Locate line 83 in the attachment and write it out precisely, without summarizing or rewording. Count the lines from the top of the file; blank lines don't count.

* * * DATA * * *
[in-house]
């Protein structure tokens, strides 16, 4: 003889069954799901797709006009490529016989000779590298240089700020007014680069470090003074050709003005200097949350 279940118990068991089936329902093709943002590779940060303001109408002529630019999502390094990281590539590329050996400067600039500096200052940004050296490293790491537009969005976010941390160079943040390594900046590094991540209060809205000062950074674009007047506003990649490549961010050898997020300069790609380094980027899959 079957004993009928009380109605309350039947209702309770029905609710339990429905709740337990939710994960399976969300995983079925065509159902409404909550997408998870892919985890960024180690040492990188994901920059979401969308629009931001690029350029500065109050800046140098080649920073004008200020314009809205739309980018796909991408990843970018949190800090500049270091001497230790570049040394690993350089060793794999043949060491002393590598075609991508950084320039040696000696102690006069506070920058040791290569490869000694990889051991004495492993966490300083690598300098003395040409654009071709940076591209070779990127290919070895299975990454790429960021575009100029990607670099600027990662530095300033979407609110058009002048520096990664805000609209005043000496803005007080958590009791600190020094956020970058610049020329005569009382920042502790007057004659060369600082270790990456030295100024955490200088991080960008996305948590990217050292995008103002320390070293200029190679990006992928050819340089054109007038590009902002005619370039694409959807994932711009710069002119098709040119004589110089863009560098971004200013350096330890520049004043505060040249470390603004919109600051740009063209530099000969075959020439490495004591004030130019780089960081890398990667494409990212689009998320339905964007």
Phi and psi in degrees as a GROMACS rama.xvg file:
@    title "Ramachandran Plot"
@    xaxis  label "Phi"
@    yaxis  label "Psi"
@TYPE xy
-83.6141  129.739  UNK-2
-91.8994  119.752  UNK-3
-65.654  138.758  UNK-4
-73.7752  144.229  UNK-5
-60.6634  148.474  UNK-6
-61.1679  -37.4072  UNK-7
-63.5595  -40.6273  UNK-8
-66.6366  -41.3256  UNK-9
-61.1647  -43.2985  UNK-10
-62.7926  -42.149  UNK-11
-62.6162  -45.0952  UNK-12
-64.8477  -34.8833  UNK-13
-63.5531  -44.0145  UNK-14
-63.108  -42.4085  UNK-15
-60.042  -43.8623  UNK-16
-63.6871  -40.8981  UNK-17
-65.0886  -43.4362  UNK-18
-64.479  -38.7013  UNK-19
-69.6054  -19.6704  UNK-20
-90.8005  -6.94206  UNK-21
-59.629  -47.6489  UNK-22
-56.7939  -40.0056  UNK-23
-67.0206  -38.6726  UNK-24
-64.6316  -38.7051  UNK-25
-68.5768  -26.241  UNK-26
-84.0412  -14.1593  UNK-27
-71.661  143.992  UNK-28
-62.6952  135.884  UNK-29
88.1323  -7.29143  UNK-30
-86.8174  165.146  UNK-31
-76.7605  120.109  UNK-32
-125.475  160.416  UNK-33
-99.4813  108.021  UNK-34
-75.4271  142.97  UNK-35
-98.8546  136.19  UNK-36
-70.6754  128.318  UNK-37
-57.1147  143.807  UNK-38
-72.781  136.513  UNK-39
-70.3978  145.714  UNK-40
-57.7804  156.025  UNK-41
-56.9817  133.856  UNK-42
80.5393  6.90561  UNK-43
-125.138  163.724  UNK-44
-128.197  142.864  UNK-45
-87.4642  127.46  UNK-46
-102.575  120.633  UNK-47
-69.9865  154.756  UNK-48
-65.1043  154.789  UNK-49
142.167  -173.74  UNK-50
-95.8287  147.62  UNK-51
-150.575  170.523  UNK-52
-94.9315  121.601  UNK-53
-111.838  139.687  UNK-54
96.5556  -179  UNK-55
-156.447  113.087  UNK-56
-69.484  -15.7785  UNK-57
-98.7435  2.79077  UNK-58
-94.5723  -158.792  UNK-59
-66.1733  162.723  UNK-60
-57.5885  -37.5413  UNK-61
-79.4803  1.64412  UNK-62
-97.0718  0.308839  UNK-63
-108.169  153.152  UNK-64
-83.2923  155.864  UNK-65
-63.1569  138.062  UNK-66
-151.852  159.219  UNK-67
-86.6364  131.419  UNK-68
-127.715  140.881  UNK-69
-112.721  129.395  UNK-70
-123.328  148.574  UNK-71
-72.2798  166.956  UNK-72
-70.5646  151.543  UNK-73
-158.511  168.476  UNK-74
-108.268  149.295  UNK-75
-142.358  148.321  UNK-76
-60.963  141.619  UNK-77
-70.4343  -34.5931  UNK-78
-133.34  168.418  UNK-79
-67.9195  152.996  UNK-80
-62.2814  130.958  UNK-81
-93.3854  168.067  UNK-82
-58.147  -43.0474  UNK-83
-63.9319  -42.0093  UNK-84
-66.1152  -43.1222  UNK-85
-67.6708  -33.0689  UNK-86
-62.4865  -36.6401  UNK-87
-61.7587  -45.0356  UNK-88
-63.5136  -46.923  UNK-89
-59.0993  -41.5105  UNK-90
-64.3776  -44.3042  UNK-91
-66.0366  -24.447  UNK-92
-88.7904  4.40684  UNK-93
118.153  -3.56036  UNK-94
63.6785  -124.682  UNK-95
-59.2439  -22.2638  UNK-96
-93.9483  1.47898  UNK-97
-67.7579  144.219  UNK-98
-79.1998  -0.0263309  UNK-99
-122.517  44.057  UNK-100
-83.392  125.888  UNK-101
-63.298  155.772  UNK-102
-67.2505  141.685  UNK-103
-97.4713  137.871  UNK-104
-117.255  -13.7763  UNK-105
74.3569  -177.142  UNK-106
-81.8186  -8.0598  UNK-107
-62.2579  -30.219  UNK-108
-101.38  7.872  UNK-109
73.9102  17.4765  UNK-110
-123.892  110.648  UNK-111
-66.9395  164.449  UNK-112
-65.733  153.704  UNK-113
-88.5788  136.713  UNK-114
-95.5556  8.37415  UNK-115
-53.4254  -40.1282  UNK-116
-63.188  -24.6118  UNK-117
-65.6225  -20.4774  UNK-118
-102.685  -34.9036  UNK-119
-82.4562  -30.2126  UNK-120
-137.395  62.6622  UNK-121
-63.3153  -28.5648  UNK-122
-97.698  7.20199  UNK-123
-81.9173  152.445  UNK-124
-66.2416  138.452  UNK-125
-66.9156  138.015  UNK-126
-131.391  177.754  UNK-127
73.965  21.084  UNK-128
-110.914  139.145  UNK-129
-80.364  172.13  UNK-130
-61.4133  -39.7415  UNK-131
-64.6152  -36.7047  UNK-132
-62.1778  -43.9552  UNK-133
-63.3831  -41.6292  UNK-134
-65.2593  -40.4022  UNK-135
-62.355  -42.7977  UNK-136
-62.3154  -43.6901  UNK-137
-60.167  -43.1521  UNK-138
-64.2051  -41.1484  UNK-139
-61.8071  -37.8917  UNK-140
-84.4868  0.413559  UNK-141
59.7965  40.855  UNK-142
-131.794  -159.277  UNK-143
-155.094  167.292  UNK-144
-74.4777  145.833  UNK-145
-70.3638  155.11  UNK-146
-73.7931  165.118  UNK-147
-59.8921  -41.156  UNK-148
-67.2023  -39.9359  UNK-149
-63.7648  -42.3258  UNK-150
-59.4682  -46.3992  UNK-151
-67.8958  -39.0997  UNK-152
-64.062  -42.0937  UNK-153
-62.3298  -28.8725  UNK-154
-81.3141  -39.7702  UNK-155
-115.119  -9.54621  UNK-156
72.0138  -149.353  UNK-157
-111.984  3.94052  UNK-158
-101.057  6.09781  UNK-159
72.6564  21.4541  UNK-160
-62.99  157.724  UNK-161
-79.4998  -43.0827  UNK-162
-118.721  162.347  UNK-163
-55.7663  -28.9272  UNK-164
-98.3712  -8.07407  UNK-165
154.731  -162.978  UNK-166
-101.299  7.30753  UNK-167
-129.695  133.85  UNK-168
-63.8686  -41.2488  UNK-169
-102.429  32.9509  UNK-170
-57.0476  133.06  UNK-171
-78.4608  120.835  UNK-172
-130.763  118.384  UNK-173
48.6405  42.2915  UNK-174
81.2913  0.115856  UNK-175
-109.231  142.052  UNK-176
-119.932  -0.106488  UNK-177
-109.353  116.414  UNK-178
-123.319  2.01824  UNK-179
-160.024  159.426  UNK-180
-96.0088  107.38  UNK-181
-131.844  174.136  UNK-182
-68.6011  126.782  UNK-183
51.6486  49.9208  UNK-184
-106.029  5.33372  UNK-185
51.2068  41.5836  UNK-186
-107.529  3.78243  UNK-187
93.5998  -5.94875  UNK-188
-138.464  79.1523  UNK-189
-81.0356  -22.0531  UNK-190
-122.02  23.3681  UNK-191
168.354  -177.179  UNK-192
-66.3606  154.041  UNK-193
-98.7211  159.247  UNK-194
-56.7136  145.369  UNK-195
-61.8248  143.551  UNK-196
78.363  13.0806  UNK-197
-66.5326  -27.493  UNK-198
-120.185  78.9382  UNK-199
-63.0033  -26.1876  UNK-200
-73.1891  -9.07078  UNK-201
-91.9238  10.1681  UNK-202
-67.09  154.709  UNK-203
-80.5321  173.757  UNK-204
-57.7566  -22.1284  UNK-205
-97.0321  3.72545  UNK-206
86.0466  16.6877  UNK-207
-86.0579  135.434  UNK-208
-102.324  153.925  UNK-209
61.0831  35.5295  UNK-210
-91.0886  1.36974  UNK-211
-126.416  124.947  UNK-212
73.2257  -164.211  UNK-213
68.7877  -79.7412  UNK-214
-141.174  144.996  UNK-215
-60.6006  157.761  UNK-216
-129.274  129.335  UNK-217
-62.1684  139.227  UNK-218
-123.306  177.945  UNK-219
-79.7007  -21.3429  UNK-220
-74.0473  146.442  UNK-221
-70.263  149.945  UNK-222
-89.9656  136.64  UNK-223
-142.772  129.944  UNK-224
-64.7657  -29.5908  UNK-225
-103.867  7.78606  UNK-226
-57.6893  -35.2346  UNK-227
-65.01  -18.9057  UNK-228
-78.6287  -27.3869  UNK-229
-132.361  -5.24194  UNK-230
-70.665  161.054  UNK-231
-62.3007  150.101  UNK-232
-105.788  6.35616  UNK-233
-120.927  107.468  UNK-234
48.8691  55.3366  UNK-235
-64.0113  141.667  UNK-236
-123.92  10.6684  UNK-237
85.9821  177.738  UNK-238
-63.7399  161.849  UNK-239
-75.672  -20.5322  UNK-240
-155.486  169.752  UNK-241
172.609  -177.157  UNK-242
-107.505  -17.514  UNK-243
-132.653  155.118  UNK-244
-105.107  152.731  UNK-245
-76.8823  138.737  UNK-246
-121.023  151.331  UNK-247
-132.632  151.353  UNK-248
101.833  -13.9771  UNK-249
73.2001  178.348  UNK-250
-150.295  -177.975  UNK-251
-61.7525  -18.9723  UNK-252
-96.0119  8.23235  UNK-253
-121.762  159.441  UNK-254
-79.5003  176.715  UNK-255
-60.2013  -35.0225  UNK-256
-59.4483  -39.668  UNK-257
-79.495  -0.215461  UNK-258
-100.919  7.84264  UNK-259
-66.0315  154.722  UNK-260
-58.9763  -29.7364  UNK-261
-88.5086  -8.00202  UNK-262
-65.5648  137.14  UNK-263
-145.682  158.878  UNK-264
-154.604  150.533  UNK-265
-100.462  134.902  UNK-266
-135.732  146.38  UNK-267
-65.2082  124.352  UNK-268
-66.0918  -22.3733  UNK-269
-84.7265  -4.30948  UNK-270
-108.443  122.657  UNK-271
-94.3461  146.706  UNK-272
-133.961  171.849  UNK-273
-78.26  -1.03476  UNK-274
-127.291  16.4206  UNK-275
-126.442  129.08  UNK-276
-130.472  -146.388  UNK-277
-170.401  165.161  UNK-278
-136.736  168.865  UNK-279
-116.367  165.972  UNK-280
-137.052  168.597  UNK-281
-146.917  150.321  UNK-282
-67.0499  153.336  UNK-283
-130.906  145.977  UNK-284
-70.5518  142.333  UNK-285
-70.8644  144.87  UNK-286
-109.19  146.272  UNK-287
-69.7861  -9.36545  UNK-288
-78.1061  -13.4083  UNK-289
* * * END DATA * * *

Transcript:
-60.963  141.619  UNK-77